In the face of a challenge as massive as climate change, it can be daunting to try to figure out what you as an individual should do to help. Should you change your light bulbs? Take transit to work? While all those things are important, changes in government policies are going to be necessary for the world to rapidly decarbonize the economy over the next decade. Now researchers have found that when people are encouraged to make small personal sacrifices to help the climate, it can actually backfire, making them less likely to support the bigger policy changes, like a tax on carbon.
To date, carbon tax proposals in the U.S. have struggled, both because of intense lobbying by industries and because people are afraid that they could transfer the cost of the tax to consumers. An easier pill for people to swallow is a more incremental and personal approach to reducing emissions. This strategy might comprise converting consumers to green energy providers, or encouraging people to reduce their energy usage by showing how their utility bills stack up with their neighbors.
These green energy “nudges” often form the backbone of more popular policies because they come at little to no cost to consumers, and enable people feel like they’re doing something, personally, to combat climate change. But they’re difficult to scale meaningfully across populations, their actual effect on emissions is minimal at best, and it seems they blunt people’s appetite for more fundamental change.
“Merely reminding people of their own past actions to reduce energy consumption has been found to decrease support for government action on climate change,” the study authors write. “The simple consideration of a green energy nudge can crowd-out support for more effective, but also more burdensome, environmental policies.”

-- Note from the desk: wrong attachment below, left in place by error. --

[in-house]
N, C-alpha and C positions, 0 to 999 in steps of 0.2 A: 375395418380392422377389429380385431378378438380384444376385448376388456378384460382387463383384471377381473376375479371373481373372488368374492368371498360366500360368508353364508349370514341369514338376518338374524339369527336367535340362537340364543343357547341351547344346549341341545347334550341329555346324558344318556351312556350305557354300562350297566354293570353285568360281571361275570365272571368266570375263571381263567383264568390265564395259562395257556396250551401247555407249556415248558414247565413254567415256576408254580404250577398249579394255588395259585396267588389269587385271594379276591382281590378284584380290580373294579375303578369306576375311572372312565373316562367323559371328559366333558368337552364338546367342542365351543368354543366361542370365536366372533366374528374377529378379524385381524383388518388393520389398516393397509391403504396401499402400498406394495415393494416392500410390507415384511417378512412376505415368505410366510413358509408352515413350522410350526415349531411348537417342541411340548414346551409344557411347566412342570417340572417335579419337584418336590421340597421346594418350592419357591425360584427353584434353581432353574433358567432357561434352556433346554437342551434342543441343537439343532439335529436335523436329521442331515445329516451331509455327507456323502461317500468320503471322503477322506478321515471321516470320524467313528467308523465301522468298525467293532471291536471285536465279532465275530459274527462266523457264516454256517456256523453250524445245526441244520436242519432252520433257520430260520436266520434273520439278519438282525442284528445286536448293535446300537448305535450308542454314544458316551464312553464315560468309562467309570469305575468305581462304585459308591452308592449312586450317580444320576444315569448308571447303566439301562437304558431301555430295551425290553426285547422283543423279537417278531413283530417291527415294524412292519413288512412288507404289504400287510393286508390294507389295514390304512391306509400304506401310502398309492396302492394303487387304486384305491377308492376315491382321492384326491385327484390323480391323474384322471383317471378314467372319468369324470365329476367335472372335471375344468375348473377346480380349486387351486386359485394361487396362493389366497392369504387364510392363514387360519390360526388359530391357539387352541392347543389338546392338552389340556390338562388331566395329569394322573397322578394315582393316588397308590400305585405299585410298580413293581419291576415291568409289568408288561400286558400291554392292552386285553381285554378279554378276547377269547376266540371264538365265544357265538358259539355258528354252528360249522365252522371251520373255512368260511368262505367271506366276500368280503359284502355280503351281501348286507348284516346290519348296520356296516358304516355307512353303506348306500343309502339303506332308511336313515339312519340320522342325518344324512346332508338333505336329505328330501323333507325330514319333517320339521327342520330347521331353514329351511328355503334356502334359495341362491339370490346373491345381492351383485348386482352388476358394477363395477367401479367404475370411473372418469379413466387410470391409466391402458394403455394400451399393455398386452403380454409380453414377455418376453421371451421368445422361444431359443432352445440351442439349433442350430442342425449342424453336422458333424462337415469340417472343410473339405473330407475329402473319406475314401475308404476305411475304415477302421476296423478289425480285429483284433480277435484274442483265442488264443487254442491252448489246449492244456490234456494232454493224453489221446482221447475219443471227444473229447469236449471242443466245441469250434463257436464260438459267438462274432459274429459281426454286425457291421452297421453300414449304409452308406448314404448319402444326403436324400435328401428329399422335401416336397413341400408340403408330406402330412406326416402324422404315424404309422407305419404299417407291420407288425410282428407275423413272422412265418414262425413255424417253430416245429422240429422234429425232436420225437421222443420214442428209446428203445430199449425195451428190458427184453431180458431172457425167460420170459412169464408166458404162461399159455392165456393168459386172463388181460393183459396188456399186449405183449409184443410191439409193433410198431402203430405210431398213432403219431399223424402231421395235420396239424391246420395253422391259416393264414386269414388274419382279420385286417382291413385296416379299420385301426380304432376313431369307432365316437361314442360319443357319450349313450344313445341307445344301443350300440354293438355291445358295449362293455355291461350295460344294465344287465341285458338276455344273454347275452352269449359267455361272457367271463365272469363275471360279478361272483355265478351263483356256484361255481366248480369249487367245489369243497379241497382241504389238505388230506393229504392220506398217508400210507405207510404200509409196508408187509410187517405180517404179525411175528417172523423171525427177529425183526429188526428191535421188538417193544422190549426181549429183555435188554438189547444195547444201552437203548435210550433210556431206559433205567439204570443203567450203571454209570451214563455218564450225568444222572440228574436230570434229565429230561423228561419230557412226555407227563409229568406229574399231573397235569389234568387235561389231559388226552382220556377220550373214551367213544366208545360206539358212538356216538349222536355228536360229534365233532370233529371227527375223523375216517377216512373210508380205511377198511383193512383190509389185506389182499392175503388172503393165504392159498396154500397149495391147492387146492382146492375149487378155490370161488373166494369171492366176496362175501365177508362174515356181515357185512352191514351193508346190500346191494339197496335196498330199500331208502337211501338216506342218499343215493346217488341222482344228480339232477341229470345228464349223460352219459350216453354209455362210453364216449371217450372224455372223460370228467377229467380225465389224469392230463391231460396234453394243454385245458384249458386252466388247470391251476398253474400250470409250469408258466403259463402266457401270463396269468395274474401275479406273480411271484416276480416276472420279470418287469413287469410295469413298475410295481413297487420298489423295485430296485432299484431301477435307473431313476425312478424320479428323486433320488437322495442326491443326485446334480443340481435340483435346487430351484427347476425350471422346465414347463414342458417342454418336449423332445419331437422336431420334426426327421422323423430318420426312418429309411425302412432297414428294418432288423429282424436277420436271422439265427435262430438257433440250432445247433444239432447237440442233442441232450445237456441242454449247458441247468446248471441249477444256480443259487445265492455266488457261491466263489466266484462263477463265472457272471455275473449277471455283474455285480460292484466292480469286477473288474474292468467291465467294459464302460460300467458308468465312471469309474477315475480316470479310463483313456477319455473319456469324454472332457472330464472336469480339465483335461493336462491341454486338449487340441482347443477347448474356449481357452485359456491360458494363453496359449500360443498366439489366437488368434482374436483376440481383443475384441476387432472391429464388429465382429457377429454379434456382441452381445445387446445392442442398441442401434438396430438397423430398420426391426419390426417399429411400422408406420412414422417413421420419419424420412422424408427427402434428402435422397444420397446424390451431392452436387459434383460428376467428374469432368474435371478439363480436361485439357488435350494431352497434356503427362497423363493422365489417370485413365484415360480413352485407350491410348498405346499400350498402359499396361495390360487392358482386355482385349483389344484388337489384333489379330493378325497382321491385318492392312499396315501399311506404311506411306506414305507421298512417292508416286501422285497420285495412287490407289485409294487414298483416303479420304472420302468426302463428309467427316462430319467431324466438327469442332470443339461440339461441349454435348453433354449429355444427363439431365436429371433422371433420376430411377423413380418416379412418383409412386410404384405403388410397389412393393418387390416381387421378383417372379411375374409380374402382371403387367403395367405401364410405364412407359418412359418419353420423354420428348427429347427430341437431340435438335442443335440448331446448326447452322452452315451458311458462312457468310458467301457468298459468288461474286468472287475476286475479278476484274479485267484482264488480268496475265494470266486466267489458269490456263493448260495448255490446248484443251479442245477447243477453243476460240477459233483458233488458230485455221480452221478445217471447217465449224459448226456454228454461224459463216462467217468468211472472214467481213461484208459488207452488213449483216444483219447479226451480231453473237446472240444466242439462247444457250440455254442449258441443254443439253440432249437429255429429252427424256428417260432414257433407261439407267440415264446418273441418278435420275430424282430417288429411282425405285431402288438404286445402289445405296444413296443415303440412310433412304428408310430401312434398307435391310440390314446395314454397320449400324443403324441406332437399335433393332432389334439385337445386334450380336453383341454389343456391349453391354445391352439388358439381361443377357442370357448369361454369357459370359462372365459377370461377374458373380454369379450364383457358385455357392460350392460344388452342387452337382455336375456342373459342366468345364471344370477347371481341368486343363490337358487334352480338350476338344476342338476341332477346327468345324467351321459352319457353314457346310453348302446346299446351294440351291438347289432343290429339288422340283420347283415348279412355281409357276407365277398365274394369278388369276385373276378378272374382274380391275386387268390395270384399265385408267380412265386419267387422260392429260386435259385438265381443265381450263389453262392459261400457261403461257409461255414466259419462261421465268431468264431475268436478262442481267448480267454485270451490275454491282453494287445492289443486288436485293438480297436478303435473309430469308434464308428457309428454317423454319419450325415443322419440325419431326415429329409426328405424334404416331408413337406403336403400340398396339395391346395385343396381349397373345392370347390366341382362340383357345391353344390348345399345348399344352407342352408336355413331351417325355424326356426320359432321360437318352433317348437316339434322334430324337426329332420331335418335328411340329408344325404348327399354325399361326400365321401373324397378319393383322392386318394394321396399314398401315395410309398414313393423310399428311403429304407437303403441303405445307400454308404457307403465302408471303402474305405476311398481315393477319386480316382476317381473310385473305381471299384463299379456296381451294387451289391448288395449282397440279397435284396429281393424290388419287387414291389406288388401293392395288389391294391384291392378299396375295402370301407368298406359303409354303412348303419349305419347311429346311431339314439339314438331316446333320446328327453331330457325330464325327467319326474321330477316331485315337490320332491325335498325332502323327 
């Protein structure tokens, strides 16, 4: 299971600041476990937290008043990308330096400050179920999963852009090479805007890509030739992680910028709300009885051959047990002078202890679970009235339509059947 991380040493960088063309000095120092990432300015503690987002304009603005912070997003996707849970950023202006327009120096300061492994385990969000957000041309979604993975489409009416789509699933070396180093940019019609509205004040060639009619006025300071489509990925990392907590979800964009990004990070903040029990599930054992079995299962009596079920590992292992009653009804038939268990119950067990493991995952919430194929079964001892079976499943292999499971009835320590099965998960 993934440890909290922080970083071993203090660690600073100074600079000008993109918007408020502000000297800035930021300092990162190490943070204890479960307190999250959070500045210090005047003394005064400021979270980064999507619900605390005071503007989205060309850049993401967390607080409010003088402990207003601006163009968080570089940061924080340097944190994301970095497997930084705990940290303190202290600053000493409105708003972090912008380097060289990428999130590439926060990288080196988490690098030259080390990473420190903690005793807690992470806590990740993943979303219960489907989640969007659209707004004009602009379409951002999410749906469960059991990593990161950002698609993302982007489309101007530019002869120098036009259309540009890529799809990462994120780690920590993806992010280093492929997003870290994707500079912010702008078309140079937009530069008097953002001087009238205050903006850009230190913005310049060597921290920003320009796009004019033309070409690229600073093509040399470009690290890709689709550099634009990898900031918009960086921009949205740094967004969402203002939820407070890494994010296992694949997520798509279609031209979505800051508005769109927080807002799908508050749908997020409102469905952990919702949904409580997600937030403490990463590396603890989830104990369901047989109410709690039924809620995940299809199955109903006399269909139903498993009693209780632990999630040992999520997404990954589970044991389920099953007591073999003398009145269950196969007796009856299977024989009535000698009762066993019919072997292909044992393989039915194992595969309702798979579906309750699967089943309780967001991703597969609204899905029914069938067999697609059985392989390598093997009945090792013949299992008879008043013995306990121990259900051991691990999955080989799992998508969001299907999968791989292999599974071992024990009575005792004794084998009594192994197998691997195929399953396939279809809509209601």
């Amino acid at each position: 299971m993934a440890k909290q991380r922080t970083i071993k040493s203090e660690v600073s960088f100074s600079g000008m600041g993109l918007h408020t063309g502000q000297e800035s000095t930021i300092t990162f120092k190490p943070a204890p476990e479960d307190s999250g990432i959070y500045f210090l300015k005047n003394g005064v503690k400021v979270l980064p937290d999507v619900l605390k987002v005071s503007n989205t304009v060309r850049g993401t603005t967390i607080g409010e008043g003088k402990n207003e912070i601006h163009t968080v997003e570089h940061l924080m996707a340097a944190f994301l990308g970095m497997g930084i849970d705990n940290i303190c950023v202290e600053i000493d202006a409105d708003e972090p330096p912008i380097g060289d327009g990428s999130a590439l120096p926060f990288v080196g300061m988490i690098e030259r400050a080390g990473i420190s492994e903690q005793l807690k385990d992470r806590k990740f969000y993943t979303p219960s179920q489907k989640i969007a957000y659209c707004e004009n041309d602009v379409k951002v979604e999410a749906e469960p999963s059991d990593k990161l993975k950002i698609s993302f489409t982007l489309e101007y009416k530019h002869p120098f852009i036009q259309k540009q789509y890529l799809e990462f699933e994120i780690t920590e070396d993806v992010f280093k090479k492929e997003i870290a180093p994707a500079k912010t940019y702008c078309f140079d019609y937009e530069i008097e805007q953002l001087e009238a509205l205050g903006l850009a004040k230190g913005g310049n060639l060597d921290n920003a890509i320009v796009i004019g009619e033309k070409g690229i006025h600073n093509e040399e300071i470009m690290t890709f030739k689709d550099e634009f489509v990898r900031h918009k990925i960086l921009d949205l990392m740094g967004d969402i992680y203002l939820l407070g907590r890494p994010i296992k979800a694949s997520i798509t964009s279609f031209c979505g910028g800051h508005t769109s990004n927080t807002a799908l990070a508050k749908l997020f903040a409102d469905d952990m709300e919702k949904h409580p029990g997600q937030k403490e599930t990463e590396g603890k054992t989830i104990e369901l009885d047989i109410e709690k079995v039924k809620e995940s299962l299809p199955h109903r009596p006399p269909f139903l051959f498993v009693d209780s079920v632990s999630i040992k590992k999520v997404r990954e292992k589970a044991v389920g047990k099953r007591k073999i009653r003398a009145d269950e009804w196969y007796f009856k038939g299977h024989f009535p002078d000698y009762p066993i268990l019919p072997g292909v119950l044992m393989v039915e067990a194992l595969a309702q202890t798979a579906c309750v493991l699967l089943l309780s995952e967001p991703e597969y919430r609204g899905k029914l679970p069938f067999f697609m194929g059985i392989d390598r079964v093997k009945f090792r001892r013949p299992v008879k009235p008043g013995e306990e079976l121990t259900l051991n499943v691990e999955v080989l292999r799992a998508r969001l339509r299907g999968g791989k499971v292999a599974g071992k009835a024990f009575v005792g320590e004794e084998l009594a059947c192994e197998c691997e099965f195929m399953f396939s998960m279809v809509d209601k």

In a randomized test, the study authors presented 800 participants at Carnegie Mellon University with a decision: to implement a $40-per-ton carbon tax versus doing nothing, or to implement the tax, a nudge, both, or neither. They were looking for the difference in how likely people were to want implement the carbon tax when there was no other option, versus how likely they’d be willing to do so when presented with doing a nudge instead. The difference was significant. When participants could only implement the carbon tax, 70.3% said they supported it. But when a green energy nudge became available to implement, only 55% supported implementing the carbon tax along with the nudge, or on its own.
“Part of the limitation of this study is that it’s very hypothetical–it’s asking people whether or not this is something they would support implementing,” says David Hagmann, a postdoctoral fellow at the Harvard Kennedy School of Government who studies decision-making and behavioral policy interventions. But the study still confirms peoples’ move away from sweeping policies like a carbon tax when a smaller alternative is present. “We find even though it doesn’t cost them anything to say yes to both a carbon tax and a nudge, they still become less likely to support the carbon tax in the presence of a nudge,” Hagmann says.
Hagmann and his team’s findings have significant implications for how climate policies should be designed going forward. Nudges, Hagmann says, are not in themselves bad policy–they do encourage individual engagement on climate issues, and they deliver small-scale emissions benefits. “They’re a nice addition to policymakers toolkits,” he says. But policies that frame nudges as a feasible alternative to larger interventions like a carbon tax are detrimental, he says. “Saying let’s talk less about taxes and more about this thing that doesn’t involve taxing people is not equivalent,” Hagmann says. Instead, policymakers should be emphasizing the small effect that nudges have, and making it clear that wide-scale policies like a carbon tax are what’s necessary to combat climate change.
After all, climate change is too large an issue to assume it can be tackled cost-free. Most of the burden of a carbon tax, after all, will be born by large emitters like manufacturers, and emphasizing the relatively minimal costs to everyday people–as well as the substantial benefits to the planet–of supporting such a policy could lead to more ready adoption.